The WebBrowser control is a handy widget because you can use it to display complex content rendered in HTML in your Windows Forms applications. The WebBrowser control, like a number of other things in .NET, is simply a wrapper around a COM control. Additional features can be pulled from that underlying COM control by writing your own feature wrappers; however, I was able to get my required functionality straight from the .NET wrapper.
Documentation’s not all that clear on the WebBrowser, and a lot of examples actually are written for the simplistic navigation model where you’re merely programatically pointing at existing web-based URLs or files on a filesystem. Things get a little trickier when you need to work with streamed content of any form, which is of course what I’ve been doing…
The WebBrowser holds content to render in an System.Windows.Forms.HtmlDocument object. If you’re navigating to web or file-based content then the control manages the lifecycle of that object for you. Life is easy. If you’re working with some sort of stream or text data that you want to load directly into the HtmlDocument, then you’ll need to first have the control load up an empty HtmlDocument for you. You’ll then make use of the HtmlDocument’s Text, InnerXml, or OuterXml properties to load that content. The code below walks through this sort of case.
NOTE: The following snippets are transmorgified from my exisiting solution and aren’t necessarily complete or compilable. For clarity’s sake the snippets are also fuglyware, meaning there’s no error checking or good design principles. Do the right thing and make your own code smell-free.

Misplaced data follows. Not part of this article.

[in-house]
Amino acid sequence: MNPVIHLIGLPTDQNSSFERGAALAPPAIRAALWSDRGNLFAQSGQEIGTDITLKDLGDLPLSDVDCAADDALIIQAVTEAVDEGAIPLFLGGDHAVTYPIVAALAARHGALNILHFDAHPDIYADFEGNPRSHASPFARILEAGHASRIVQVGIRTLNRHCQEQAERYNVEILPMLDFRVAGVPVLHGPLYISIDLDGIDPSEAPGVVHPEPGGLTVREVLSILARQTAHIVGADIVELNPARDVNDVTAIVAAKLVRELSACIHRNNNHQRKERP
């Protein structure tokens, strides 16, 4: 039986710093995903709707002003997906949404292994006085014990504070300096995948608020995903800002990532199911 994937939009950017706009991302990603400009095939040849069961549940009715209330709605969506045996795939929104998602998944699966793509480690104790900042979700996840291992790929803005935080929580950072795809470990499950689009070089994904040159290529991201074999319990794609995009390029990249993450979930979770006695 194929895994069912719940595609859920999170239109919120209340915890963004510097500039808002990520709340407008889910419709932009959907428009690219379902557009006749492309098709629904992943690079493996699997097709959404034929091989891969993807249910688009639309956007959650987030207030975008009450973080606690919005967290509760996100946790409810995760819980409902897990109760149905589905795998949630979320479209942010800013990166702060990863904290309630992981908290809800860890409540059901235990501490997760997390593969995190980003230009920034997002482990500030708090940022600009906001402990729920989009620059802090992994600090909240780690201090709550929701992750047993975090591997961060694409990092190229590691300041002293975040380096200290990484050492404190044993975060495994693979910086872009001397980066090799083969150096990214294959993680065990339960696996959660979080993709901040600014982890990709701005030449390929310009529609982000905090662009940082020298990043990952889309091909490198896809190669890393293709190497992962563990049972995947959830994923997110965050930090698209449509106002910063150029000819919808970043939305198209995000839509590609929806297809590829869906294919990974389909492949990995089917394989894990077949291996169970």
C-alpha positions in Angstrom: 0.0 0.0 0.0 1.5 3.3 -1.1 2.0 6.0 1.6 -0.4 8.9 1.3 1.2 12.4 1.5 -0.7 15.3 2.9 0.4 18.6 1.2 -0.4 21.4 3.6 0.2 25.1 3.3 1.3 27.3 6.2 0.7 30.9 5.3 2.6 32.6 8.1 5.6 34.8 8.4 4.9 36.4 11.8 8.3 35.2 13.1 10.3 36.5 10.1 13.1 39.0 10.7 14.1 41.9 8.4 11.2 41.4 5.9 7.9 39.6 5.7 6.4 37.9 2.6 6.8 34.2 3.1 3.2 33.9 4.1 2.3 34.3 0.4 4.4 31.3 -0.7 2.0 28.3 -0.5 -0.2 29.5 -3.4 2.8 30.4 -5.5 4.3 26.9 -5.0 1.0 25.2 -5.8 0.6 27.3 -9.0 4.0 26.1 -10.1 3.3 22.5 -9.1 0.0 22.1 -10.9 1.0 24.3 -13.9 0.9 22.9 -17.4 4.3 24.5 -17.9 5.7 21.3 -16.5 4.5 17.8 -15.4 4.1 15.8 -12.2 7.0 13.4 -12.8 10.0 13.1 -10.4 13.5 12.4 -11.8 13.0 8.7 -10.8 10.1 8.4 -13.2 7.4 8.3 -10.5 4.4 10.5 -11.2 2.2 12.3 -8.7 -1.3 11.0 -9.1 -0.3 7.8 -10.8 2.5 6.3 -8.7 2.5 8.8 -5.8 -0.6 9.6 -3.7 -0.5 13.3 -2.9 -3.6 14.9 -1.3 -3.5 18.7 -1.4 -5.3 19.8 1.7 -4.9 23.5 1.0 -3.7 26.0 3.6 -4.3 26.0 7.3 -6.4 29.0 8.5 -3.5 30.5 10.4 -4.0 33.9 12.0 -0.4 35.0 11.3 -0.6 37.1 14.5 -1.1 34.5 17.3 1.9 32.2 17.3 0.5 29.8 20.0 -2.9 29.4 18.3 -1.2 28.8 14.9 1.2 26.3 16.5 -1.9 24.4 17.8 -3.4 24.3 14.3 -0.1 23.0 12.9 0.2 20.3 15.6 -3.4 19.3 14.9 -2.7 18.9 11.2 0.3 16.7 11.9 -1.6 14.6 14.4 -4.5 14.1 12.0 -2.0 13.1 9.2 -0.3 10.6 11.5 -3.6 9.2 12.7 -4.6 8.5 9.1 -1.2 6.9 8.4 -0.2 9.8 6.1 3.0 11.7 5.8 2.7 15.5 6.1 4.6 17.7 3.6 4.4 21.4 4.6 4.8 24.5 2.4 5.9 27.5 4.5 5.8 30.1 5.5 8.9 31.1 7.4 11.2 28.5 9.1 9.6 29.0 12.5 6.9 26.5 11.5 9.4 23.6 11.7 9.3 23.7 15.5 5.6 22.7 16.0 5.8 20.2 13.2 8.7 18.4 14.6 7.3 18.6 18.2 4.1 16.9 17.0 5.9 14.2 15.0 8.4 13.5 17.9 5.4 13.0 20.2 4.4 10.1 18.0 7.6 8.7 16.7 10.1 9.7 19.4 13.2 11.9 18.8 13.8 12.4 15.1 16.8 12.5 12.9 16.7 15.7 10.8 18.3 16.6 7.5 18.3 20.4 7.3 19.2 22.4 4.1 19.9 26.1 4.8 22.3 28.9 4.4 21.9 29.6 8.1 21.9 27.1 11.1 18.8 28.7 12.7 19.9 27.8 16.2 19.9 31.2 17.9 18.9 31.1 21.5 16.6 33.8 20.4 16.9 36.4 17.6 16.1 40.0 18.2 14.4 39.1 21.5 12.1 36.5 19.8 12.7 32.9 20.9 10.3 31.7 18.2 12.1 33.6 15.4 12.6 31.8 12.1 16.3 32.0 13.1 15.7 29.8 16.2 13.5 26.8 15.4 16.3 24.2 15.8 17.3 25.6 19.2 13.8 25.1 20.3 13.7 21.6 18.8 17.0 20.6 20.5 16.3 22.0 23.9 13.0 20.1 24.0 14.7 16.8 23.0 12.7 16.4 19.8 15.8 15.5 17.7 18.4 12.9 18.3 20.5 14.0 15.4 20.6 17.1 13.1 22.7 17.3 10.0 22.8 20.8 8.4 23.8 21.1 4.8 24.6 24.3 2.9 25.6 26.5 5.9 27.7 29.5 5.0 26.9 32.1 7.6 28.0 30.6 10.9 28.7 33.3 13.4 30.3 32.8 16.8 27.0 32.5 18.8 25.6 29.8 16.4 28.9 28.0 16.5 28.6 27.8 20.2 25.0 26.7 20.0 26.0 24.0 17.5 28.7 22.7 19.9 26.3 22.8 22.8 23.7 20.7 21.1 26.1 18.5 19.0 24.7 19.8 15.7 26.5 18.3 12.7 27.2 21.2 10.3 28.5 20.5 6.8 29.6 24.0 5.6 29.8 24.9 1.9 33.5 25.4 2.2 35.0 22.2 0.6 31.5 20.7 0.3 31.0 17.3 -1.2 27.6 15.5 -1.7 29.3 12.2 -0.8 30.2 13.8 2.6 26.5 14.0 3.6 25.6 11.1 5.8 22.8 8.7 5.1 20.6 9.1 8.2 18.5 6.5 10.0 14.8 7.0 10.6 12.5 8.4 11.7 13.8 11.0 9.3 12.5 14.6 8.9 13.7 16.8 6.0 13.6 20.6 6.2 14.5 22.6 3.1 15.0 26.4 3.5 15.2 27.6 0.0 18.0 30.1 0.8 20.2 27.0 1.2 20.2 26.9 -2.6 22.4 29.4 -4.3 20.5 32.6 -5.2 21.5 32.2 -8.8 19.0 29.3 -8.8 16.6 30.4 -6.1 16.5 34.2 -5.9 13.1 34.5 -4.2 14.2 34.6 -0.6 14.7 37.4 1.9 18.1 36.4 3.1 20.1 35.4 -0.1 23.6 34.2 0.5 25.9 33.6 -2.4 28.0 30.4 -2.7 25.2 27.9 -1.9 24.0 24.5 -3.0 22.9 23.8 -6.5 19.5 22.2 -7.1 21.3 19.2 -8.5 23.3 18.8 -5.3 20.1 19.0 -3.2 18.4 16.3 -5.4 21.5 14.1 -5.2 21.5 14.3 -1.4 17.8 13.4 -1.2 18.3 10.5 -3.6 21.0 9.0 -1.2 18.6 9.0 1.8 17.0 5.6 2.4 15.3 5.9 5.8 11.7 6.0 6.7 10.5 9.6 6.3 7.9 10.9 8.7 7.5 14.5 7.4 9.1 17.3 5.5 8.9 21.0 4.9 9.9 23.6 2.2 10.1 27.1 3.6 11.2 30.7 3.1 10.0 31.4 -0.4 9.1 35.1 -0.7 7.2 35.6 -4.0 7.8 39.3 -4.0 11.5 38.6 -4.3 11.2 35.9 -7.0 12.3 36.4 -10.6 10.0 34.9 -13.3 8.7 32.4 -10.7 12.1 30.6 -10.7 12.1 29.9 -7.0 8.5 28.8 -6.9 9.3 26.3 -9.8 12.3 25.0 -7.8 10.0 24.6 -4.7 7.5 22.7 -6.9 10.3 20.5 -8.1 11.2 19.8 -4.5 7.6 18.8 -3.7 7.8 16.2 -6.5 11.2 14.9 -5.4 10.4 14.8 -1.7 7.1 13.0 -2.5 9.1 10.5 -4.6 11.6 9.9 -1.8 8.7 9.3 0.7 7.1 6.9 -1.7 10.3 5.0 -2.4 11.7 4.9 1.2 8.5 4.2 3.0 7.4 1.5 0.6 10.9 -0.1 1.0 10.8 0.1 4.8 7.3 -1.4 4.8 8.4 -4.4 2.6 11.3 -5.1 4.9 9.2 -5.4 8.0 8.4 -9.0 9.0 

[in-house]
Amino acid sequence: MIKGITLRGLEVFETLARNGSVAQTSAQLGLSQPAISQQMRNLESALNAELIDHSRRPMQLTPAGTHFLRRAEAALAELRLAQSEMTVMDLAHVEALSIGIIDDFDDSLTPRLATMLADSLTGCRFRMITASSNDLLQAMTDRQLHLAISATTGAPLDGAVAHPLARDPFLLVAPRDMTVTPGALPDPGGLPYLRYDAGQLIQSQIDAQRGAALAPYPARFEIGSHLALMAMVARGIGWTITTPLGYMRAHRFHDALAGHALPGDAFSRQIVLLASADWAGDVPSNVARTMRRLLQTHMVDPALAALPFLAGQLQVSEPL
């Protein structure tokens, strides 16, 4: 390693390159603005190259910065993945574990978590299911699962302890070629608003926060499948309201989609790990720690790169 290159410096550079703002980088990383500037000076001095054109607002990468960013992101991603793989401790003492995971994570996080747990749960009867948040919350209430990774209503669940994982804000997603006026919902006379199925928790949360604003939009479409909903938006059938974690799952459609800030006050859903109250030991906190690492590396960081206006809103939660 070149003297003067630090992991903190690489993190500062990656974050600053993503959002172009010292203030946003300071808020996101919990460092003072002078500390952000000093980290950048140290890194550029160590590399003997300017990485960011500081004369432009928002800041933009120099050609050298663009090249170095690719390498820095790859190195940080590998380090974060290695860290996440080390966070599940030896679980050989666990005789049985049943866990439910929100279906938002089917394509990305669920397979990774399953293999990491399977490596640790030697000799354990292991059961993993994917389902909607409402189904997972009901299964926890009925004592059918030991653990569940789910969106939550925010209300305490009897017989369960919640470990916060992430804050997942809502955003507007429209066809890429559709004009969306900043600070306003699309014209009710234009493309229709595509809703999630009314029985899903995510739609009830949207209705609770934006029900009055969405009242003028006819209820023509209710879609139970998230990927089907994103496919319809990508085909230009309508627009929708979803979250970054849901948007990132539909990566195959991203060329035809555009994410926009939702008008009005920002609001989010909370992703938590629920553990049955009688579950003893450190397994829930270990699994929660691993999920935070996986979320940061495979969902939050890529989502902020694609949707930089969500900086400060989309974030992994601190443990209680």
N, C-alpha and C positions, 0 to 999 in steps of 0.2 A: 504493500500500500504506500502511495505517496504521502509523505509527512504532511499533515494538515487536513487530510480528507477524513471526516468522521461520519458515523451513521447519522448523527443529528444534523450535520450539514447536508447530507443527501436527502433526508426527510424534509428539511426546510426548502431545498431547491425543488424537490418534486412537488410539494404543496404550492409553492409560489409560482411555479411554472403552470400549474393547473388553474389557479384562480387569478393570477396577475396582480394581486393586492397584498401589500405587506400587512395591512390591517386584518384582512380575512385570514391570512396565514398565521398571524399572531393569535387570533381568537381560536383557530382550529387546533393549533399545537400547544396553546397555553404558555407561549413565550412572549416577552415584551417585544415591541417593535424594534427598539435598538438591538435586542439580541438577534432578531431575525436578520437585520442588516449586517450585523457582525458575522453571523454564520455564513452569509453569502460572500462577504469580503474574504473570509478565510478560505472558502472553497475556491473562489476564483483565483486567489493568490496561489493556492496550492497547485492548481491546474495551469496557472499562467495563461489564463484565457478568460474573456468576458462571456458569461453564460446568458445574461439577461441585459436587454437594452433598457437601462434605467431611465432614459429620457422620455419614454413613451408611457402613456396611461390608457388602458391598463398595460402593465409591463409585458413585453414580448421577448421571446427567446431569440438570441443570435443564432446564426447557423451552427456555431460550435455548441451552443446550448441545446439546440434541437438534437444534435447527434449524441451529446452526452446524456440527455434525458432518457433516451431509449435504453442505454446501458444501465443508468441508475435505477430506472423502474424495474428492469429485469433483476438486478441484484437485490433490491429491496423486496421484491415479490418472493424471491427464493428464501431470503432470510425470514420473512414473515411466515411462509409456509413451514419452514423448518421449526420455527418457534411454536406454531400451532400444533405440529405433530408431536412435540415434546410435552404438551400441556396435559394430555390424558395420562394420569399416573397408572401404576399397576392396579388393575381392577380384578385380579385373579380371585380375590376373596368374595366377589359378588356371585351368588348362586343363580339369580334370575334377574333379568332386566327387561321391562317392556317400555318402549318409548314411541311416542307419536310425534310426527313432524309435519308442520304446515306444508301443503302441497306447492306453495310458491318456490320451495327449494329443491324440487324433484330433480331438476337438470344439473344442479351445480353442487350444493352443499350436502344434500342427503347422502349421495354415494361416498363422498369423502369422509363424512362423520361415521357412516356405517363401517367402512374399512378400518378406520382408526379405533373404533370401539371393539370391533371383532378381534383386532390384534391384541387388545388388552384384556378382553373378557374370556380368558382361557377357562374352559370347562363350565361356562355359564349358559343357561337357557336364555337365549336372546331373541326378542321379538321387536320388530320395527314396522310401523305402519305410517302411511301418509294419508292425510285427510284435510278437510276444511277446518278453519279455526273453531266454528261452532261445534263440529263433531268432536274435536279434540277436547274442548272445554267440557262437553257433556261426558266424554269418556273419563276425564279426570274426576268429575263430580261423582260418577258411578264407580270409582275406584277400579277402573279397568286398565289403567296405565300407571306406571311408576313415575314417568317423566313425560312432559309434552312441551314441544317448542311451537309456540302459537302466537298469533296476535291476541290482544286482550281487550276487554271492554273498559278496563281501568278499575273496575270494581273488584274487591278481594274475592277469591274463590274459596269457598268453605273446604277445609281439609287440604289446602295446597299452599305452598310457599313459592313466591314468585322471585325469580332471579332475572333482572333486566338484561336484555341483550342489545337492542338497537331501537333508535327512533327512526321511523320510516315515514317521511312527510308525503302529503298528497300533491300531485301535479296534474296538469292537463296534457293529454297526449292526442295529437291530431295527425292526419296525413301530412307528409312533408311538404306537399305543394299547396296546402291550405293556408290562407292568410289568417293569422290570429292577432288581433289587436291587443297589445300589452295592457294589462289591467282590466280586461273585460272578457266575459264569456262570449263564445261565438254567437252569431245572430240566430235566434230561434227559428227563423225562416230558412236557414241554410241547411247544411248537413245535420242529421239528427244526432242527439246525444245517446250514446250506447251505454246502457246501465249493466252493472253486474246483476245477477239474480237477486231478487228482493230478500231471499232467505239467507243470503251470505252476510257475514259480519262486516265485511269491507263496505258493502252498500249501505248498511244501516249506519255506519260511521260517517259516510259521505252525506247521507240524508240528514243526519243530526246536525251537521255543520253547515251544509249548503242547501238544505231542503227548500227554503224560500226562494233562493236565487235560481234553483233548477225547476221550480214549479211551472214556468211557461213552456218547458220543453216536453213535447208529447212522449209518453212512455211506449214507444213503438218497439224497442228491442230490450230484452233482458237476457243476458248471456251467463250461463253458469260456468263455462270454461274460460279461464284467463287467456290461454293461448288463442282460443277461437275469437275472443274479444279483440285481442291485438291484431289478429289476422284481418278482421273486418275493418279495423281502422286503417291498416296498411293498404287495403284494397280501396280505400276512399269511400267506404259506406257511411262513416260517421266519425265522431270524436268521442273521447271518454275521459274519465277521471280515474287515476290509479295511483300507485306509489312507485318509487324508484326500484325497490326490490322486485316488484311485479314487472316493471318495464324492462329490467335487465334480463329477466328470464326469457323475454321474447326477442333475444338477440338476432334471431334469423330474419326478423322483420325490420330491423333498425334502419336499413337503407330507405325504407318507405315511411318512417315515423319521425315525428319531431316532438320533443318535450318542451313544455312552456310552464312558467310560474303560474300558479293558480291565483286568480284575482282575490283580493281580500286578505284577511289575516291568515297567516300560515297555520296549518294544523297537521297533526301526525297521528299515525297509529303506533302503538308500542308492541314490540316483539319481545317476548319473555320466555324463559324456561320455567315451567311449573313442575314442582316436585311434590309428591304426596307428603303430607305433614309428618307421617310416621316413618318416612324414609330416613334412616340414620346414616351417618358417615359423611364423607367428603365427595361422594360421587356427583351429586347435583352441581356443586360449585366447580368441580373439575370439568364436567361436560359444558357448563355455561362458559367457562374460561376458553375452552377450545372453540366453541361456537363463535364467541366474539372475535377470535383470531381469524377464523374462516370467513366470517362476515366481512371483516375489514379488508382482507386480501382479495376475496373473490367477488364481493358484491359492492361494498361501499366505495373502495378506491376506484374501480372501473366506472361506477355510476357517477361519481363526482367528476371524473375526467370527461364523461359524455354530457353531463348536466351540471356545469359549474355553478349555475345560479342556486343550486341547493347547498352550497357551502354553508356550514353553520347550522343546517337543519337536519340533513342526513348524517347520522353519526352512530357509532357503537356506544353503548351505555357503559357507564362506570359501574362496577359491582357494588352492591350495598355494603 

First, create the control:
WebBrowser browser = new WebBrowser();
Now navigate off to the “about:blank” URL which will cause a new, empty HtmlDocument to get loaded in the browser:
Document loading in the WebBrowser is asynchronous. You’ll need to wait around for that document to complete its loading before you proceed on. There are a couple different ways you can handle that. The WebBrowser.StatusText will give you clues about the Document’s status; however, the preferred way is to handle the DocumentComplete handler. I use a simple boolean flag and wait on it being toggled by the handler:
private bool canProceedWithNextDocLoad = false;
private void contentPane_DocumentCompleted(object sender,
canProceedWithNextDocLoad = true;
A helper method is used to wait for the document to load:
private void WaitOnDocumentLoad()
//canProceedWithNextDocLoad is set true in DocumentCompleted
while (! canProceedWithNextDocLoad)
canProceedWithNextDocLoad = false;
Actual navigation flows like this: get some content from your data source, load the content into the Text/InnerXml/OuterXml property, and immediately wait for the document to finish loading. Those steps together looks something akin to this:
string htmlContent = ContentAgent.GetContent("someTargetToGetContentFor"");
browser.DocumentText = htmlContent;
The ContentAgent.GetContent call is simply how we’re handling our data access. The real working parts are actually more complicated because I’m getting XML content from the database and running it through an XML Transform using DocBook stylesheets. I’ve blogged elsewhere about that, so I just simplified some stuff here for clarity’s sake.
I’m working straight with the DocumentText string property. You can also make use of the InnerXml or OuterXml and alter parts of the HtmlDocument’s Document Object Model directly. It was easier for me to just deal directly with the entire contents.
There’s a lot of other complexity to be considered here, and there are a number of other features you can tack on. Navigation in this manner loses the history list, so you’ll need to implement something yourself if you want to track history. I use a simple queue to handle that. Another thing is that all the regular navigation buttons such as forward, backward, stop, refresh, and home aren’t available, so you’ll need to work out the details on those bits of functionality — but it’s not difficult once you’ve got the basic navigation moves down.
So there you have it. Jim’s version of Cliff Notes on the WebBrowser control.